FDA has issued "Guidance for Industry Responding to Unsolicited Requests for Off-Label Information About Prescription Drugs and Medical Devices." This guidance includes guidelines for responding to unsolicited requests for off-label information encountered through "emerging electronic media."
See the guidance document (pdf) attached.
[For a more detailed analysis, read this Pharma Marketing Blog post.
NOTE: FDA says: "Firms may choose to respond to unsolicited requests for information about off-label uses of their approved or cleared products in a manner other than that recommended in this draft guidance. Such activity would not constitute a per se violation of the law, but could potentially be introduced as evidence of a new intended use."
Some excerpts regarding responding on public (eg, Internet) forums:
"This draft guidance provides FDAís recommendations to firms wishing to respond to unsolicited requests for off-label information, including both requests made directly and privately to firms and requests made in public forums, including through emerging electronic media."
"FDA recognizes that it can be in the best interest of public health for a firm to respond to unsolicited requests for information about off-label uses of the firmís products that are addressed to a public forum, as other participants in the forum who offer responses may not provide or have access to the most accurate and up-to-date information about the firmís products."
"FDA considers requests for off-label information that are prompted in any way by a manufacturer or its representatives to be solicited. Such solicited requests may be considered evidence of a firmís intent that a drug or medical device be used for a use other than that specifically approved or cleared by FDA."
"Statements that promote a drug or medical device for uses other than those approved or cleared by FDA may be used as evidence of a new intended use. Introducing a product into commerce for such a new intended use without FDA approval or clearance would, under these requirements, generally violate the law."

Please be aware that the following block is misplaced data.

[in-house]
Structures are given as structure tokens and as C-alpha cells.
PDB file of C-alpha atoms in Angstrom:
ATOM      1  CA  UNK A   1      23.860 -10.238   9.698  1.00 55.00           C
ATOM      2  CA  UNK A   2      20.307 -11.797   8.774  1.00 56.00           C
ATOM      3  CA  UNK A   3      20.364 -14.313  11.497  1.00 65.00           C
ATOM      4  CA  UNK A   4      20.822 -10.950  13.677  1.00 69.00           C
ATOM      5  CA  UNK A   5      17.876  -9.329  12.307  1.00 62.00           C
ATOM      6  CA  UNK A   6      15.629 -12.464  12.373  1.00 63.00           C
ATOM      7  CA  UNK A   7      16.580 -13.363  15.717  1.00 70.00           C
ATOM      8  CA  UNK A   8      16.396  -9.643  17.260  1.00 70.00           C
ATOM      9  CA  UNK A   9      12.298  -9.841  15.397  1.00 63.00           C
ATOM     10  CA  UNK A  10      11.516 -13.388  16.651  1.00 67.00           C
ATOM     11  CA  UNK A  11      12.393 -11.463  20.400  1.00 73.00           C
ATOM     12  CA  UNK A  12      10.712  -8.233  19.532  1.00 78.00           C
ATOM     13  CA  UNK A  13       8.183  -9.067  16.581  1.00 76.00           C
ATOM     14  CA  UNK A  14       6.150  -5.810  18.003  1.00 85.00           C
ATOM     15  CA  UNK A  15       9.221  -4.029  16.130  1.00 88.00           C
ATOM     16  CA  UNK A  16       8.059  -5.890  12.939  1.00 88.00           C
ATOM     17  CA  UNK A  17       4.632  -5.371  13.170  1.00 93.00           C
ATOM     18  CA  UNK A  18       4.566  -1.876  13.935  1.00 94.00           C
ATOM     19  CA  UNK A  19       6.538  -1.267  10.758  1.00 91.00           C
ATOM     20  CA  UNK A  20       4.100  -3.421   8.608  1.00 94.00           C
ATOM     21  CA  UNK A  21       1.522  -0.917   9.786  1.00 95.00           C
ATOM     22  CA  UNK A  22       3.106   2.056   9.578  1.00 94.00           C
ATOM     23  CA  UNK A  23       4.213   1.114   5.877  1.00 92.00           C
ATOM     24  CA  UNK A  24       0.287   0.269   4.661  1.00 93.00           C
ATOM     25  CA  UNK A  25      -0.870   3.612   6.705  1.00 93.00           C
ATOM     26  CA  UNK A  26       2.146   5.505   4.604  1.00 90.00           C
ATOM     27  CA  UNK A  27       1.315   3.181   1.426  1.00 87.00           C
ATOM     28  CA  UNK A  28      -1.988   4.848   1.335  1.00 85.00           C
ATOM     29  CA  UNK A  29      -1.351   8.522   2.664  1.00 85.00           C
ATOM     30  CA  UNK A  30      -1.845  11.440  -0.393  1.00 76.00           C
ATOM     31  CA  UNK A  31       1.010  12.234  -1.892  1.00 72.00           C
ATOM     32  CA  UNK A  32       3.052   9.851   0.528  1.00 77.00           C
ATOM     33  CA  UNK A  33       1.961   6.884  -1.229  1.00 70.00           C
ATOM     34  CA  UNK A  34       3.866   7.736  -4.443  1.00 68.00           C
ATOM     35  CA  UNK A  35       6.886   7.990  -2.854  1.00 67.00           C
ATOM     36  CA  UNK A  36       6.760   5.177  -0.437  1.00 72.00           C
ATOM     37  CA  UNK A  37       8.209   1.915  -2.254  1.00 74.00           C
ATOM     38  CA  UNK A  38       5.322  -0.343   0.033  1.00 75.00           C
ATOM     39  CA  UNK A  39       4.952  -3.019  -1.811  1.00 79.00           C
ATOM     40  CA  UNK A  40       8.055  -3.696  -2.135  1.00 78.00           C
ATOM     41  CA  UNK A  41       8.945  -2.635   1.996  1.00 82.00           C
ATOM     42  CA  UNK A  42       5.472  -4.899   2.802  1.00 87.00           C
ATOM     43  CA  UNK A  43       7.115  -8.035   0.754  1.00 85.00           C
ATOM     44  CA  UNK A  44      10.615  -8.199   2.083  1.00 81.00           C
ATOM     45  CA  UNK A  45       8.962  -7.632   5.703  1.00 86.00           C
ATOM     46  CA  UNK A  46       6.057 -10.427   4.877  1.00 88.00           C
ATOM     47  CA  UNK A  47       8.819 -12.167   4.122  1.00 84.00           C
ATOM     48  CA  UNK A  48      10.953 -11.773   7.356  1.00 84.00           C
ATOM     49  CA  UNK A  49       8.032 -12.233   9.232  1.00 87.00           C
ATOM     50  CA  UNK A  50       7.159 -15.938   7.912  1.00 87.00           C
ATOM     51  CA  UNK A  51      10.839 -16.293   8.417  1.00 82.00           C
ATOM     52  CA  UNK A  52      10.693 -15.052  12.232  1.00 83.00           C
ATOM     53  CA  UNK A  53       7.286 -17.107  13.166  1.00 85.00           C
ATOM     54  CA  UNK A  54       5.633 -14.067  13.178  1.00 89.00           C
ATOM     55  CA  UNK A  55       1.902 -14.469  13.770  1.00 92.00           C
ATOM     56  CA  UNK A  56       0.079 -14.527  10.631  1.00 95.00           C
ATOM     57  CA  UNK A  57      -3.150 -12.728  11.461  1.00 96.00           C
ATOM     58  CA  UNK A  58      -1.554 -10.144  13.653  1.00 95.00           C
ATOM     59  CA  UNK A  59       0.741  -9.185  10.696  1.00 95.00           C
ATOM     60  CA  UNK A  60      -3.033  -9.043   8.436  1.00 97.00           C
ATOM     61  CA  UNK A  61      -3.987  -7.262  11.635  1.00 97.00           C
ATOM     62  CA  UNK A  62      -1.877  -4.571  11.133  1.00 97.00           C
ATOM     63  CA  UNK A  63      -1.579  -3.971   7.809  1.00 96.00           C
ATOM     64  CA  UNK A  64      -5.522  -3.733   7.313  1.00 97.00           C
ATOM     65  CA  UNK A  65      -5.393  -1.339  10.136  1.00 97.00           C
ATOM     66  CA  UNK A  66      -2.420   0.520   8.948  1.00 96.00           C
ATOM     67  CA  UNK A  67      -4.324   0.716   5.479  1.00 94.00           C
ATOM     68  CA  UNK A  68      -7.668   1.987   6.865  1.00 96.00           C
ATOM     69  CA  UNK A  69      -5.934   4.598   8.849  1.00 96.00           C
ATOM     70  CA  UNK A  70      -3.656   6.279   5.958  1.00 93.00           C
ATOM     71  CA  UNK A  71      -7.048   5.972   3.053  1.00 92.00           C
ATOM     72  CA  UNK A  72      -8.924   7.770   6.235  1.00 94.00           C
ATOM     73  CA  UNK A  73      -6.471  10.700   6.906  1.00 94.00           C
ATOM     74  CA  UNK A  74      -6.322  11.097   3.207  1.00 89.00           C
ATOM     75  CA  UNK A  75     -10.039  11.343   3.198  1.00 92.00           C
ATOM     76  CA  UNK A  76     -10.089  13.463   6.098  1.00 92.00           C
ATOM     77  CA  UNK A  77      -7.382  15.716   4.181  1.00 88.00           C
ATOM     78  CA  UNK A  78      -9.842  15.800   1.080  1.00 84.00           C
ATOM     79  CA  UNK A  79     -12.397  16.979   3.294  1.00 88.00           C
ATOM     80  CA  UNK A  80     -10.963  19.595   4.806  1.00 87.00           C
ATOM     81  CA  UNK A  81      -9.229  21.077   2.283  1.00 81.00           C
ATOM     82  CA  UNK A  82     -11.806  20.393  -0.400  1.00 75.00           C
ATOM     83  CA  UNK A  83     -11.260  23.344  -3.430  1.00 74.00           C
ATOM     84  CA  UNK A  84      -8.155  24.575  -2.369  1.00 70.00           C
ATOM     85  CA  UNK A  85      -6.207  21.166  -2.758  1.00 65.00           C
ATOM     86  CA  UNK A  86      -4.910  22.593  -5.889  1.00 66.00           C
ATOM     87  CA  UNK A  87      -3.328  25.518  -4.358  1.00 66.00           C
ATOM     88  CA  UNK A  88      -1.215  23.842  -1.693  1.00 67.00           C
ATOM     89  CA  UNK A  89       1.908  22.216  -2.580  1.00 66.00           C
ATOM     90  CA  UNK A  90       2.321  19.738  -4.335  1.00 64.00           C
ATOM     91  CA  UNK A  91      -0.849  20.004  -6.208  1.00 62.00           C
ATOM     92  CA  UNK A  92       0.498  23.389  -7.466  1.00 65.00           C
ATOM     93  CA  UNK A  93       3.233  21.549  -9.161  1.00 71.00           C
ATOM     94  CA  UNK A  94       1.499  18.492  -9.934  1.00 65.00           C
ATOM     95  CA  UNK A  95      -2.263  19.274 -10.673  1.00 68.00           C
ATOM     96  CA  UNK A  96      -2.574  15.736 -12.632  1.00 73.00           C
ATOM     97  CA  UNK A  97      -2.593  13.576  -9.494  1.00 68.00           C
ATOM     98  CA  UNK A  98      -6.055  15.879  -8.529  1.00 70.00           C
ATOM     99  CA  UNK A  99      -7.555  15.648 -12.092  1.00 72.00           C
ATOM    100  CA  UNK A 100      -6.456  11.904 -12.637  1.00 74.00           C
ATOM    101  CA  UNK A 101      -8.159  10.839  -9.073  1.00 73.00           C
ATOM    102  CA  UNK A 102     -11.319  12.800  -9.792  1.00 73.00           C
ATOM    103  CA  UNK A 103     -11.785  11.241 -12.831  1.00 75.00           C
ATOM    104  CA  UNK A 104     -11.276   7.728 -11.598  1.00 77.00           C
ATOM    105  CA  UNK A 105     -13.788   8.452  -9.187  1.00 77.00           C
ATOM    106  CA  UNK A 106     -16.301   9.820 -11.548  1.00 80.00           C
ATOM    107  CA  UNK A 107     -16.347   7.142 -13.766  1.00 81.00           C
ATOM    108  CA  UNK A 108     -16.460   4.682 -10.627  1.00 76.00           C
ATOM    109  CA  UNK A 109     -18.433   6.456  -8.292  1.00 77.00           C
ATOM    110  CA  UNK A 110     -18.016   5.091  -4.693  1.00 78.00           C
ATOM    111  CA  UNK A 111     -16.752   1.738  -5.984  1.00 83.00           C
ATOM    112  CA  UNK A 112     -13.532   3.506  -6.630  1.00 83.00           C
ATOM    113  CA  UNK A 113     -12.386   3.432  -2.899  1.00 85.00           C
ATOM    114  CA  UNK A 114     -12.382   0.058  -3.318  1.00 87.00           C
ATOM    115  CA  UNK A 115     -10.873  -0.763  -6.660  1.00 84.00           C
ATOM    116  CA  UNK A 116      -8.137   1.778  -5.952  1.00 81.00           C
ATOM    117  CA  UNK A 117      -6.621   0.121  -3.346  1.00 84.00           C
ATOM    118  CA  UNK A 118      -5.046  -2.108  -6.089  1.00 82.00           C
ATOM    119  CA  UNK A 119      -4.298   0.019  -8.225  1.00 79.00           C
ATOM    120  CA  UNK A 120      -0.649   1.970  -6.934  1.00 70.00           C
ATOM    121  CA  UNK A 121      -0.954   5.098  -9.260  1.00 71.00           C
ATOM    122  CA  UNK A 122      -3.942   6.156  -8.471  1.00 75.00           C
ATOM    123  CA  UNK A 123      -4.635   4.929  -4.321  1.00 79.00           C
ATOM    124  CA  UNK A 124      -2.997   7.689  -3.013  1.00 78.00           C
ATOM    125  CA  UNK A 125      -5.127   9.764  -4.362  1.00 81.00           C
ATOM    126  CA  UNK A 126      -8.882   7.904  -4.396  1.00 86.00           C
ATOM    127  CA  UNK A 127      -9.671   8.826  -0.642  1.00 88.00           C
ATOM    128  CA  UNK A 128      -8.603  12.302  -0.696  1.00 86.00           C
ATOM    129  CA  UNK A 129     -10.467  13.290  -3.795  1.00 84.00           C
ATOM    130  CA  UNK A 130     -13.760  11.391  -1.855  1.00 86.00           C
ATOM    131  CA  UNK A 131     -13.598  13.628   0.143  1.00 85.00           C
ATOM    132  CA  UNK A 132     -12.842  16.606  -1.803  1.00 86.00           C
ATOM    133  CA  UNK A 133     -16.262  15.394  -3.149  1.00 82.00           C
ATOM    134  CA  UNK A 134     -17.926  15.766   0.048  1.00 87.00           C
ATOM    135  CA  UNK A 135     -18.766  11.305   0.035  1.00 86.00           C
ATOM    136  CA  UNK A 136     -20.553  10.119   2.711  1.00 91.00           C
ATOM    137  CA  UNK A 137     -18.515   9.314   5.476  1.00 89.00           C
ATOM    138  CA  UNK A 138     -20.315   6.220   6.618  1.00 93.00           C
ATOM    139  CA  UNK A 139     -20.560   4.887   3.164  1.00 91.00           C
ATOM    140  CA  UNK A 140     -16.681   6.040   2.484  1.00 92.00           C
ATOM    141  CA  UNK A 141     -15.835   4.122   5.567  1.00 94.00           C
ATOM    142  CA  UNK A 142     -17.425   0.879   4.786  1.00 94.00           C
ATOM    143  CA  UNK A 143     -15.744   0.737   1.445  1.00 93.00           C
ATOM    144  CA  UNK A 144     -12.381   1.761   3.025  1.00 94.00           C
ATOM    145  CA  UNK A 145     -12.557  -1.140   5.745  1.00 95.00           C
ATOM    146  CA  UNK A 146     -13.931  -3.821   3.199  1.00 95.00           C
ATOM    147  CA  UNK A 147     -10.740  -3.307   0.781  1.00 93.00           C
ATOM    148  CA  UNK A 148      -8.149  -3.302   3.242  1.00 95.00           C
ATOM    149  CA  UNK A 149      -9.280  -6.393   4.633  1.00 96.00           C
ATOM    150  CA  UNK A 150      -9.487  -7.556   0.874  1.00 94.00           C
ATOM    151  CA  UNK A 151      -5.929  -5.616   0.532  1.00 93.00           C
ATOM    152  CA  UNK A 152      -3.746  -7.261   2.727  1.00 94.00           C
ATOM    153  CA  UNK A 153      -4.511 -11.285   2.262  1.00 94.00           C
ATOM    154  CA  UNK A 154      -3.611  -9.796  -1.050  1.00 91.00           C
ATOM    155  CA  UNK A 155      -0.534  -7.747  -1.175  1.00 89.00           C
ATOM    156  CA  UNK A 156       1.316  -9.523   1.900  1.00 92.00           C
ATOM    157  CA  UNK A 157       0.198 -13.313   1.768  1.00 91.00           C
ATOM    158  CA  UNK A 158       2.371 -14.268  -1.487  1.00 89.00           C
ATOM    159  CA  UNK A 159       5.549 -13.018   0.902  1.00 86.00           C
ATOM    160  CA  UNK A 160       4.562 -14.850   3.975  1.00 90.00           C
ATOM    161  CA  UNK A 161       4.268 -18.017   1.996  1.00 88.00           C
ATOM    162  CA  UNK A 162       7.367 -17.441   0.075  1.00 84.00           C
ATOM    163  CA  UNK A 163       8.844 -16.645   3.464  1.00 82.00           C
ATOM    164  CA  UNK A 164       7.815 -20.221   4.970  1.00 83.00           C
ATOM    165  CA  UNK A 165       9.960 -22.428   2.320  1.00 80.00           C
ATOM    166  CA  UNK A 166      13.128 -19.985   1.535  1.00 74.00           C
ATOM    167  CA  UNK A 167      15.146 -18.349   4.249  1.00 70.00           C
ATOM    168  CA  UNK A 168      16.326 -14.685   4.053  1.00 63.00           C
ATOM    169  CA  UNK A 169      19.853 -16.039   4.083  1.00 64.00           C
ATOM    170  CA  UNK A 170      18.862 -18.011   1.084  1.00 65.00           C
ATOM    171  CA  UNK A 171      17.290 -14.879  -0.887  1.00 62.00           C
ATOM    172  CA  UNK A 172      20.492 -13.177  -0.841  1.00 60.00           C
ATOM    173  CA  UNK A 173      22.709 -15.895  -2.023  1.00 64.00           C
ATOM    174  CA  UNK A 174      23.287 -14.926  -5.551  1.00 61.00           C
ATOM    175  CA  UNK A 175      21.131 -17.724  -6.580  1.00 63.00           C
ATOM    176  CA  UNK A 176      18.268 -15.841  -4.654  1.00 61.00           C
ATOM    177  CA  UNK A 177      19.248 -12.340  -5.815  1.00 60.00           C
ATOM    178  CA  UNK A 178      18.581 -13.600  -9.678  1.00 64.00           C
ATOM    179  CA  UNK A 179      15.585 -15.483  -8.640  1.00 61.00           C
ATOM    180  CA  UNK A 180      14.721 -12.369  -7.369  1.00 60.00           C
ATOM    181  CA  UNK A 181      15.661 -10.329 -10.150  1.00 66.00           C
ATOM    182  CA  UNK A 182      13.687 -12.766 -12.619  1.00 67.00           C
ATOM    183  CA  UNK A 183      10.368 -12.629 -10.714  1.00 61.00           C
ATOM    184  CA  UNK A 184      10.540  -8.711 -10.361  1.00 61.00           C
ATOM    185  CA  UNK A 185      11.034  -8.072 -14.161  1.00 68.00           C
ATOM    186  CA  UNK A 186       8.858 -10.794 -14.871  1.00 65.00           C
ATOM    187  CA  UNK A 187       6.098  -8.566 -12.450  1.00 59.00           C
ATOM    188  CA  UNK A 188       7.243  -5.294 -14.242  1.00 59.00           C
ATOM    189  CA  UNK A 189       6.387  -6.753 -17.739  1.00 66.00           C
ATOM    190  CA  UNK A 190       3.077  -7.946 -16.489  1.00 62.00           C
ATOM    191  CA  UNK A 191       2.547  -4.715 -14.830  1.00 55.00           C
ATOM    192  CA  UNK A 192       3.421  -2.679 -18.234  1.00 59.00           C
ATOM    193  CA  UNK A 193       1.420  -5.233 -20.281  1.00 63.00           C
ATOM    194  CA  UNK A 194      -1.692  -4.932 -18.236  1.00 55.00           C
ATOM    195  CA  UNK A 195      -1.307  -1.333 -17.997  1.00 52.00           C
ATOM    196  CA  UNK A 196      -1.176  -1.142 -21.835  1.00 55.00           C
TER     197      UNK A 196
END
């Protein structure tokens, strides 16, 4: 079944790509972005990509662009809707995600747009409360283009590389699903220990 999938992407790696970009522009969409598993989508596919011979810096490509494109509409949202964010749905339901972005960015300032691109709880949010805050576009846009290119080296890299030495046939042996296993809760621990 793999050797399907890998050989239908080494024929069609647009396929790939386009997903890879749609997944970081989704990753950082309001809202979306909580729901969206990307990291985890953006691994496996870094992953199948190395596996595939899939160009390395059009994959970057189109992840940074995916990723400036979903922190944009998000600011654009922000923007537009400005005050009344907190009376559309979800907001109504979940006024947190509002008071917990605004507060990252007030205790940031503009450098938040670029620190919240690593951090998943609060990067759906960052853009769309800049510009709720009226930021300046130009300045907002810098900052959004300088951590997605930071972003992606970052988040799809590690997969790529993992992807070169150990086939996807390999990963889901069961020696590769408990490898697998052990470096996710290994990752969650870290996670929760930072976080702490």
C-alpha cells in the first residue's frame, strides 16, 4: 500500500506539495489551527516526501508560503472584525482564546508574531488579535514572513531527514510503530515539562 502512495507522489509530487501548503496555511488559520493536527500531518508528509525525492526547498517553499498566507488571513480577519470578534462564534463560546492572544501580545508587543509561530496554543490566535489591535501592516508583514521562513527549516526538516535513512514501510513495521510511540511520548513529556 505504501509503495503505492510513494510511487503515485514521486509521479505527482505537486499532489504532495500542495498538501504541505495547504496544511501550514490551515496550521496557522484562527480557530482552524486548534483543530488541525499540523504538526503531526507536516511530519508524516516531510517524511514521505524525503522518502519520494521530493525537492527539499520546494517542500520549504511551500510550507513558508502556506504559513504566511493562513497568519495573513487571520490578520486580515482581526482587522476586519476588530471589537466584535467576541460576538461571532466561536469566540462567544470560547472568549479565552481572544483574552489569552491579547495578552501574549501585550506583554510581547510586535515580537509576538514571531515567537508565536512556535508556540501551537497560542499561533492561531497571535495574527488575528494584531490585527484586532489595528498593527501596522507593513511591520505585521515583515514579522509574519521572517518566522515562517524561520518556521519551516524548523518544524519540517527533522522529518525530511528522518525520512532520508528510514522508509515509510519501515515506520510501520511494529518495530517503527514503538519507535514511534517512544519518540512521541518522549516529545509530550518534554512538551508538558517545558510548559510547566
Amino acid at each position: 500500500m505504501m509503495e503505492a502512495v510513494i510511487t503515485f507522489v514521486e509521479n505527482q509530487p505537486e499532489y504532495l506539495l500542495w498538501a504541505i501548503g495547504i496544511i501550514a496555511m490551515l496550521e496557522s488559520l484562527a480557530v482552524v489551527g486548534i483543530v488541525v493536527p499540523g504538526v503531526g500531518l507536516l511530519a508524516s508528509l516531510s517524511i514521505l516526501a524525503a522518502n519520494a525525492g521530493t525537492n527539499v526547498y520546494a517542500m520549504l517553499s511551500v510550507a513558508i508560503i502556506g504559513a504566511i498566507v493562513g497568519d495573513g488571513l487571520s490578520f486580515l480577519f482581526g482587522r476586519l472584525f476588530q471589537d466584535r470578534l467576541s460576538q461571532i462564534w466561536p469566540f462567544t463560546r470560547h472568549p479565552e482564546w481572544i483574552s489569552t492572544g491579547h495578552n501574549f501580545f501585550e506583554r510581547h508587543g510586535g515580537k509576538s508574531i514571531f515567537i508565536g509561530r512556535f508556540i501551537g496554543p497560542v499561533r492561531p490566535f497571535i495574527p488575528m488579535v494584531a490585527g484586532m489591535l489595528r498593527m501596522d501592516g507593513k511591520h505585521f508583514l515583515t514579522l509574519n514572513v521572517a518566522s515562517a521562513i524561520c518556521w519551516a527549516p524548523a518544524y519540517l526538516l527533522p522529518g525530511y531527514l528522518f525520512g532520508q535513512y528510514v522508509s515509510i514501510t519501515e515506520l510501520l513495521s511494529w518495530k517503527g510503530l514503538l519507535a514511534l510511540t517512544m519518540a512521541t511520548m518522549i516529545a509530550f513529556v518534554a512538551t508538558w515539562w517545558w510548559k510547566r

Youtube example of "solicited request":
"A firm asks or otherwise encourages users to post videos about their own uses of its product on third-party video-sharing sites (e.g., YouTube), which may result in video postings about an off-label use of its product. If the firmís initial request for posting of videos results in any questions about off-label uses, or if any off-label video posting made in response to the firmís 1encouragement of video postings results in questions about the productís off-label use, these questions would be considered solicited requests."
Blogger example of "solicited request":
"If a firm sends out packets of information to known bloggers or online consumer reviewers and encourages them to write about an off-label use of its product on third-party sites and this then provokes a discussion about that off-label use, any requests inquiring about the productís off-label use as a result of these blogs, whether posted as comments to the third-party site or directed to the firm, would be considered solicited requests."
Twitter example of "solicited request":
"If a firm announces results of a study via a microblogging service (e.g., Twitter) and suggests that an off-label use of its product is safe and effective, any comments and requests received as a result of the original message about the off-label use would be considered solicited requests."